The Doctor, The Tornado & The
by Mark Neale, Narrated by Ewan McGregor
DVD ($24.95), 95 minutes
Format: NTSC DVD
Review by Rick K. for webBikeWorld
I've become pretty jaded when it comes to motorcycle
videos. After all, we already have
incredible nail-biting MotoGP excitement every Sunday,
so what can a motorcycle racing video do to make it any
And, when I learned that The Doctor, The Tornado &
The Kentucky Kid (hereinafter known as "DTK") was made
by the same folks who made the awful "Faster"
MotoGP exploitation video, my hopes sank pretty low.
Faster is, in my opinion, basically a
compilation of TV video that Dorna figured they may as
well throw on a DVD rather then leave on the cutting
So when I popped the DTK disk into the DVD player and
one of the first things I see is, believe it or not,
stock MotoGP footage with -- get this -- telephone
interviews of Rossi, Hayden, Edwards and Hopkins, I
figured there was another 30 bucks down the tubes.
But I stuck with it and I'm glad I did. DTK is
a complete and successful film that stands on its own
because it has the single most important ingredient that
was missing from Faster -- a plot.
Of course, it's not a Shakespearean plot mind you,
but it works. It's as simple as this: follow
Valentino Rossi, Colin Edwards, Nicky Hayden and John
Hopkins as they prepare for and compete in the 2005
Laguna Seca round of the MotoGP championship.
The producers do a very nice job of making a logical,
compelling human interest story out of what could have
been a confusing mishmash that includes the
complexity, the hardware, the teamwork, the passion, the
mental and physical toughness and the excitement that
are the basic ingredients of MotoGP racing.
The film isn't really a nail-biter, because we
already know the outcome (why did it take so long to get
this thing to market?) but it's a complete story with
everything necessary to make it interesting.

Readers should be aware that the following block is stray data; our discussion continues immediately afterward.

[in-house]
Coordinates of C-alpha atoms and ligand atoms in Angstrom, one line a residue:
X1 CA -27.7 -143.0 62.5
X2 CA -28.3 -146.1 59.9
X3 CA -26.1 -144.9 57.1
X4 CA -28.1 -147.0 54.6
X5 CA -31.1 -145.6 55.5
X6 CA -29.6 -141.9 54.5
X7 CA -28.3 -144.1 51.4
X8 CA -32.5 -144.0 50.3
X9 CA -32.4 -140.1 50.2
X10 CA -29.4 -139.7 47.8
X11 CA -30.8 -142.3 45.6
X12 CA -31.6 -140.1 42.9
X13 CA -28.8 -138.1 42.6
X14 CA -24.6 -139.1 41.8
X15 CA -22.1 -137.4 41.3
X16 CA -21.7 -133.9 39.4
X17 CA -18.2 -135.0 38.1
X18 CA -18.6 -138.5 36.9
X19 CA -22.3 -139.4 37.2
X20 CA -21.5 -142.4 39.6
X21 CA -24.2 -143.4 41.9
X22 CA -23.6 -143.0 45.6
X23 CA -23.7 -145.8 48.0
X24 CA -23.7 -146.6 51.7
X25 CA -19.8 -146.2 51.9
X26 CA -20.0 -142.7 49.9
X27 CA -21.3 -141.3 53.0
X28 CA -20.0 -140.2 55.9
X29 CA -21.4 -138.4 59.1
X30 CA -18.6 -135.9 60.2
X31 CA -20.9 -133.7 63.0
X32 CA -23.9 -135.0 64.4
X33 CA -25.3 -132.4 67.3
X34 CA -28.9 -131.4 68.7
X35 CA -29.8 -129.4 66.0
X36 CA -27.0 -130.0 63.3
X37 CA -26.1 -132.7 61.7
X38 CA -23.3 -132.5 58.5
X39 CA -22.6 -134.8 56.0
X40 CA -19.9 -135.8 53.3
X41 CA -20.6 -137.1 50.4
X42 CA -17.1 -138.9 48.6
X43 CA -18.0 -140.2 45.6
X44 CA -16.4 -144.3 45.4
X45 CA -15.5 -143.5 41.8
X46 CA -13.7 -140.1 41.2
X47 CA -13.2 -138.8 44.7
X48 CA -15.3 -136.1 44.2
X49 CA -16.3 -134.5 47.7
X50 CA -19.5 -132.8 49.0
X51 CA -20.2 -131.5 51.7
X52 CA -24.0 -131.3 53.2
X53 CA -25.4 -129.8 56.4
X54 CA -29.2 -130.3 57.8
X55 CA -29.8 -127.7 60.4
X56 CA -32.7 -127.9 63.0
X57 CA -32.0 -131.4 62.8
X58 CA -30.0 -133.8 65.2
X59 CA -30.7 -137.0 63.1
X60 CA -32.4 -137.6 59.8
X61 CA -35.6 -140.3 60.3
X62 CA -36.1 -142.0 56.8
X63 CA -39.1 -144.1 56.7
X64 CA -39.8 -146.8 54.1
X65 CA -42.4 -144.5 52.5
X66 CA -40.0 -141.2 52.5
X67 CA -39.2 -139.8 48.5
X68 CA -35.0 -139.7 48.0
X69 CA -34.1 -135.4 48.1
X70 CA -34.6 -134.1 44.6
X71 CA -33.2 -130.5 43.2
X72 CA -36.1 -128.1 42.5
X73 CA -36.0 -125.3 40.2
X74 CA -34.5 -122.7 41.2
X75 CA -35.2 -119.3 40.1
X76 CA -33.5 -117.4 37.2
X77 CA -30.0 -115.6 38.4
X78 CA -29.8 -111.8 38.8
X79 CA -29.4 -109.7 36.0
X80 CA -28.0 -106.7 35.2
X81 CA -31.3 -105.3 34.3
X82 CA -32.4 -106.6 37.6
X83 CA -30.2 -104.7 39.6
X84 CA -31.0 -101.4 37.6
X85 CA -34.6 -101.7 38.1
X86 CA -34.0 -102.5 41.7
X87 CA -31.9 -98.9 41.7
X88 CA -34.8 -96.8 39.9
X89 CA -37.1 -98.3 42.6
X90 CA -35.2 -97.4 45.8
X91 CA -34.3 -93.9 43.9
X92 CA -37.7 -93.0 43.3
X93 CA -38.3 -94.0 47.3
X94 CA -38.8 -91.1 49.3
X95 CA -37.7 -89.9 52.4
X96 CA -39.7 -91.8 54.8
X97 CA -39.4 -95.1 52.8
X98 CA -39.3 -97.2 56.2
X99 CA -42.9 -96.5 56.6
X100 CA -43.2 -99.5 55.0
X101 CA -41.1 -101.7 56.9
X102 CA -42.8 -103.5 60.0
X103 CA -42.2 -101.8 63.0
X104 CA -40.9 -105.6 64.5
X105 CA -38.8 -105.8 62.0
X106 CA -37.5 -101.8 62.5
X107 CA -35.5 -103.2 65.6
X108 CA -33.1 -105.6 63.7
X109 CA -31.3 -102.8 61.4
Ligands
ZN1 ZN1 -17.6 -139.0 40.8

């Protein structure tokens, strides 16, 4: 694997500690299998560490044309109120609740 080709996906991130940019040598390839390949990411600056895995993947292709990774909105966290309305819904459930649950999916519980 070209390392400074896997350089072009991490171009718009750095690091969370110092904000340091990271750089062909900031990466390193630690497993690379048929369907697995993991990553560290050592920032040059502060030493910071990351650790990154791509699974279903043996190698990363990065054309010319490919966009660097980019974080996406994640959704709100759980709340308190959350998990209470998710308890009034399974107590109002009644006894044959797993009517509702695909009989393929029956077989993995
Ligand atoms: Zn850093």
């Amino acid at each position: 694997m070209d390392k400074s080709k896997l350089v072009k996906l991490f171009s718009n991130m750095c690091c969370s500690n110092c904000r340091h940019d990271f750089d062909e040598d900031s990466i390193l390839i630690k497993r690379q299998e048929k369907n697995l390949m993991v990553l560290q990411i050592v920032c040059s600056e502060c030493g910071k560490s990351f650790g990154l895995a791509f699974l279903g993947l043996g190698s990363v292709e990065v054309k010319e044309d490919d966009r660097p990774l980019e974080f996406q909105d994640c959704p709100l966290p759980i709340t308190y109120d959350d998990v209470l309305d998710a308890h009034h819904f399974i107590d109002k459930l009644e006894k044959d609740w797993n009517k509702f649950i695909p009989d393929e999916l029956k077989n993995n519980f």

I always preview new motorcycle videos with an
audience who knows nothing about the topic. I'll
study their reactions as they watch and I'll engage
them in conversation when it's finished. A virgin
helps to develop a much more objective understanding of
whether or not the storyline makes sense.
In this case, they loved it. The film covers enough
background detail for non-believers to grasp the basic
principles of MotoGP for them to get carried away
with the amazement and excitement and the anticipation
of World Championship motorcycle racing.
They really got into it, picking favorites and
oooohing, aaahhhhing and gasping during the crash scenes and radical
passes. So it's obvious that the storyline does
to tie together the players and their dreams in a way
that makes it compelling to newbies. But the video
also has enough detail to keep experienced armchair
MotoGP fanatics interested. And when you think about it, that's
not an easy trick.
All is not roses though -- there are a couple of flat spots
here and there. Besides the
aforementioned telephone interviews (that I assume were
added just prior to production when the producers must
have figured the video needed another angle), there's a
bit too much talk and not enough action during the
first 20 minutes or so, and this contributes to some audience
But the biggest faux pas is the absence of
Hopkins' name on the box.
"Hopper" plays a pretty hefty role in tying the film
together as the
outsider trying to bust the inner circle of podium
He adds a lot to the film and the
production spends quite some time developing his story.
One of the most powerful scenes in the film is towards
the end: a
close-up of Hopkins' face as Hayden, Edwards and Rossi
celebrate on the podium. It's somewhat ironic that
such a wistful can tell us volumes about why a MotoGP
racer does it. So why the film wasn't called "The Doctor, The
Kentucky Kid, Hopper and the Tornado" is beyond me, but
maybe that makes a clumsy title even more so, which then
also creates too many letters to fit on a DVD label.
In any case, I rate this film as one of the best
motorcycle racing stories I've seen. It's
relatively topical, unlike Faster, which featured the
old two-stroke 500cc bikes but was unfortunately
released just after the one-liter four-stroke era had
DTK is probably not a video you'll want to watch over
and over, so the best strategy may be to convince your
local library to buy a copy and then borrow it
rather than buy it. I'm also not sure it's an
absolute day-of-release must-see, but if you do get a
chance, check it out.
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